In its September comprehensive revisions to all states’ Personal Income, the US Bureau of Economic Analysis (BEA) reduced its estimate of District’s 2014 Personal Income by $4.2 billion to $46.0 billion, down 8.5 percent. The reductions go back ten years, telling us that the District residents have been earning less than we thought they did for almost a decade.
BEA’s revised estimates do not change the basic story that income earned by DC residents has grown over the past decade as population and jobs have grown. But the new numbers dial back considerably the proportion of the growing income earned in DC that stayed in the city.
The Personal Income calculation
To calculate Personal Income, BEA starts with income earned in the District by everybody working in the city. Earned income is wages and salaries, benefits, and proprietor’s income. BEA then makes what is called a “net resident adjustment” to obtain income earned by DC residents. The net resident adjustment involves (1) subtracting income earned in DC by non-residents (mostly commuters), and (2) adding income earned outside of DC by DC residents.
BEA 2014 revision increased by $1.7 billion the amount earned in DC, but also took $5.8 billion more away for the net resident adjustment using a new analysis of Census Bureau journey-to-work data and IRS tax filings. Revisions to the non-earnings portion of Personal Income were relatively minor.
Before the revision, income earned by the District residents (in D.C. or elsewhere) appeared to be 46.1 percent of the income earned in the District in 2014 (by residents and commuters), up from 39 percent in 2004. The revision puts the 2004 share to 38.2 percent, and 2014 share to 39.9 percent. Here is another way to look at it: before the revision, we thought that the District residents accounted for 62 percent of the increase in all income earned in the District between 2004 and 2014. With this revision, this share is now closer to 44 percent.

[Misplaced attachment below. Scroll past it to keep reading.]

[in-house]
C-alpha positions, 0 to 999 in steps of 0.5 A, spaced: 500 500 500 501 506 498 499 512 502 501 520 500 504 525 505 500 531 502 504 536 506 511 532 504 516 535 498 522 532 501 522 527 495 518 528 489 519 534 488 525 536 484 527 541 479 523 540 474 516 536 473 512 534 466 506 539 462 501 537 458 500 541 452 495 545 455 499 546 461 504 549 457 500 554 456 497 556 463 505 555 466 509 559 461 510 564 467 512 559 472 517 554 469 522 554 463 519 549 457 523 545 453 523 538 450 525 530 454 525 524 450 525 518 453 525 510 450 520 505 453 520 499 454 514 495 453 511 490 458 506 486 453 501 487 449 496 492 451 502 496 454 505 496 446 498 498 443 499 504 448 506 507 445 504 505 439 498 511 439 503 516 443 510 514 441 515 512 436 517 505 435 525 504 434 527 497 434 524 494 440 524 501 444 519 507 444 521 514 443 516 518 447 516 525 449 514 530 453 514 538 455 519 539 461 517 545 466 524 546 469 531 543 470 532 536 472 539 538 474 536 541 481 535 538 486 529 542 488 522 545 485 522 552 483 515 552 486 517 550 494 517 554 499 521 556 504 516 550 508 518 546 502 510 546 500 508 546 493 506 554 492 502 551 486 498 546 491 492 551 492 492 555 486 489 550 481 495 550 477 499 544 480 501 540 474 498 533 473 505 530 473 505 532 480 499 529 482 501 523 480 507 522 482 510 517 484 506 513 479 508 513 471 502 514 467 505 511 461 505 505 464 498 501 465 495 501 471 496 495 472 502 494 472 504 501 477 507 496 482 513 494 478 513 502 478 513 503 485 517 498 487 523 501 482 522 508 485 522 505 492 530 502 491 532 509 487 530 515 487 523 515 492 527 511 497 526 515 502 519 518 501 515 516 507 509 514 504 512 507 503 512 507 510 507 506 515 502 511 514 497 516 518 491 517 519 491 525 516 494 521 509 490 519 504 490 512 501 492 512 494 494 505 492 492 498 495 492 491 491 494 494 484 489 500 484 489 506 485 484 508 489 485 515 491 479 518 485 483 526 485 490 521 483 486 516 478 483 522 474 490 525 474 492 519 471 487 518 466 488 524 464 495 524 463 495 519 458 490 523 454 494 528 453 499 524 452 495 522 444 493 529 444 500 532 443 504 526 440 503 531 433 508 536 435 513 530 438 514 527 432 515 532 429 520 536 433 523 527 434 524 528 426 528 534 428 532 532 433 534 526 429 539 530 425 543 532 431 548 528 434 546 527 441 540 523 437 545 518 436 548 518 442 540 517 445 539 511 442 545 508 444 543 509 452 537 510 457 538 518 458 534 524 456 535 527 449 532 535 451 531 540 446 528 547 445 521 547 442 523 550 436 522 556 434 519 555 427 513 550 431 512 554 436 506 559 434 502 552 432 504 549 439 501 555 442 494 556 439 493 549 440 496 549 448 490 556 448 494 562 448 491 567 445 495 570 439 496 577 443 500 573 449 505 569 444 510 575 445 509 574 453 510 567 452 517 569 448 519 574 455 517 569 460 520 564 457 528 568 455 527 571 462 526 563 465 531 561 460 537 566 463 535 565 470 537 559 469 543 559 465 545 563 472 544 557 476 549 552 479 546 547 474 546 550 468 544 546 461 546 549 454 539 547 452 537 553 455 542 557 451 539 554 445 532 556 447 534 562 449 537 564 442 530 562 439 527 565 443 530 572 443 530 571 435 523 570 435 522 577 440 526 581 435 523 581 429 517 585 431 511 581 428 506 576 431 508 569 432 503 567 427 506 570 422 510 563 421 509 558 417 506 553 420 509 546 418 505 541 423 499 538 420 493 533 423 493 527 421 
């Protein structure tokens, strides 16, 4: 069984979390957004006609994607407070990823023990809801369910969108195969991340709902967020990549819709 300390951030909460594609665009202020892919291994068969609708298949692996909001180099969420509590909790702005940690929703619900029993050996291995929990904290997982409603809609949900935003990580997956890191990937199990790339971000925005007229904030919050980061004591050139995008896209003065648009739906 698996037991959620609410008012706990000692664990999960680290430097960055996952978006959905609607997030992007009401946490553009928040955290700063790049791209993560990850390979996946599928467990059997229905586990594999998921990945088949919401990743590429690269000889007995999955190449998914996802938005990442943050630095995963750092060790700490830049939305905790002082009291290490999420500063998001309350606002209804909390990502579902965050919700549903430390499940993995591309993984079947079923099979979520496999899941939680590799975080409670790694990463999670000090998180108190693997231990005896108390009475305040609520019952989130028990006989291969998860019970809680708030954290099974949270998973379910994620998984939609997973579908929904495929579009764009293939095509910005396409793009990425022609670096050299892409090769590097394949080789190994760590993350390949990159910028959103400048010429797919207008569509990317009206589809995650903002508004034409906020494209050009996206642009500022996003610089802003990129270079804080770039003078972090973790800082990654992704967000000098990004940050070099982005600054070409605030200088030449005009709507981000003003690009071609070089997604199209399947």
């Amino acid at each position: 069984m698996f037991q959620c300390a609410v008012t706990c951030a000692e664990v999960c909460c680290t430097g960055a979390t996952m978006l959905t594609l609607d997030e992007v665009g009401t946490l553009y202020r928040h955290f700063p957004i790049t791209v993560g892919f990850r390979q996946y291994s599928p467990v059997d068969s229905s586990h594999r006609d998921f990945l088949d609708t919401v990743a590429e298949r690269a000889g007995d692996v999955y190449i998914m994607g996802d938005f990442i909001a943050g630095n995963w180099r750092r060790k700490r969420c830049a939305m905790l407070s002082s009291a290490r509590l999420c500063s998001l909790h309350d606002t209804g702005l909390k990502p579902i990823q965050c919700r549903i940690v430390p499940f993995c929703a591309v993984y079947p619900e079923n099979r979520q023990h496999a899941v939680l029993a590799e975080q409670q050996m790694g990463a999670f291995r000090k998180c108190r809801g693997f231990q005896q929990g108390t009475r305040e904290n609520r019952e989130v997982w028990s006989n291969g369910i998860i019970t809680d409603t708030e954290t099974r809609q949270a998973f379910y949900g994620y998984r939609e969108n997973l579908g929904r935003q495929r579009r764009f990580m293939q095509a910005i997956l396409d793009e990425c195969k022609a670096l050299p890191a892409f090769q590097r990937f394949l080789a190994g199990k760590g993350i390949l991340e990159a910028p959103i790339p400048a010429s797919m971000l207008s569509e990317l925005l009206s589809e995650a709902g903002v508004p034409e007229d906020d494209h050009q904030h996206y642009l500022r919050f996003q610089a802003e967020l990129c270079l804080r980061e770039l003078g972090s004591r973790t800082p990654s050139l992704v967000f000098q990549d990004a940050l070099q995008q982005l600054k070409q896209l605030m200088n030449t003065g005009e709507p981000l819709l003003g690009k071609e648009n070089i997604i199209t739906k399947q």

With these revisions, the increases in the proportion of income earned in DC staying in the city become more modest than what one might expect just by looking at the jobs numbers. From 2004 to 2014, resident employment grew 21.0 percent while wage and salary jobs located in DC increased just 11.8 percent. We have written about this before, considering explanations such as more DC residents working in higher paying jobs outside the District and more DC residents taking jobs vacated by commuters. New data gives us pause since it shows that the growth in the resident employment seems not to have been not accompanied by a similar measure of growth in incomes. We do not know why.
The difficulty of tracking income flows in DC’s changing economy.
There is nothing unusual about BEA revising its estimates as more information becomes available, but the scale of the September 30, 2015 revisions to DC’s Personal Income is unusual. The percentage revisions to DC’s Personal Income were far greater than for any state data. Over the past three years there were only 5 instances of state changes of more than 3 percent in any one year, the biggest being a 4.8% increase for Alaska in 2012. Why was DC so different? The reason is the net resident adjustment factor. Tracking the in-and out-flows among jurisdictions is one of the more difficult tasks in compiling earnings estimates, and those flows proportionately are much larger in DC than for any state. They also can be influenced heavily by the changes in job or residence location by a relatively small number of high income households.
In its latest revisions, BEA turned to the most recent American Community Survey (ACS) data available for all US counties (the average for the years 2006 through 2010), along with the most recently available IRS tax data. Accurately tracking DC’s Personal Income is likely, however, to continue to be a challenge for BEA because DC’s population and economy keep changing—and the key data sources used to determine Personal Income are available only with a considerable lag.
Revised DC Personal Income compared to the US
The new data still show that DC Personal Income grew faster than the US average from 2004 to 2014 (DC 59%, US 46%). Over the past four years, however, DC increases have been quite close to the US average, and in 2014 the 4.4% growth in the US exceeded DC by more than a percentage point.
DC’s per capita income, now estimated at $69,828 in 2014, is 52% above the US average and is still the highest in the nation (compared to states). With higher population growth, however, DC’s per capita income has also grown more slowly than the national average over the past four years.
What exactly is this data?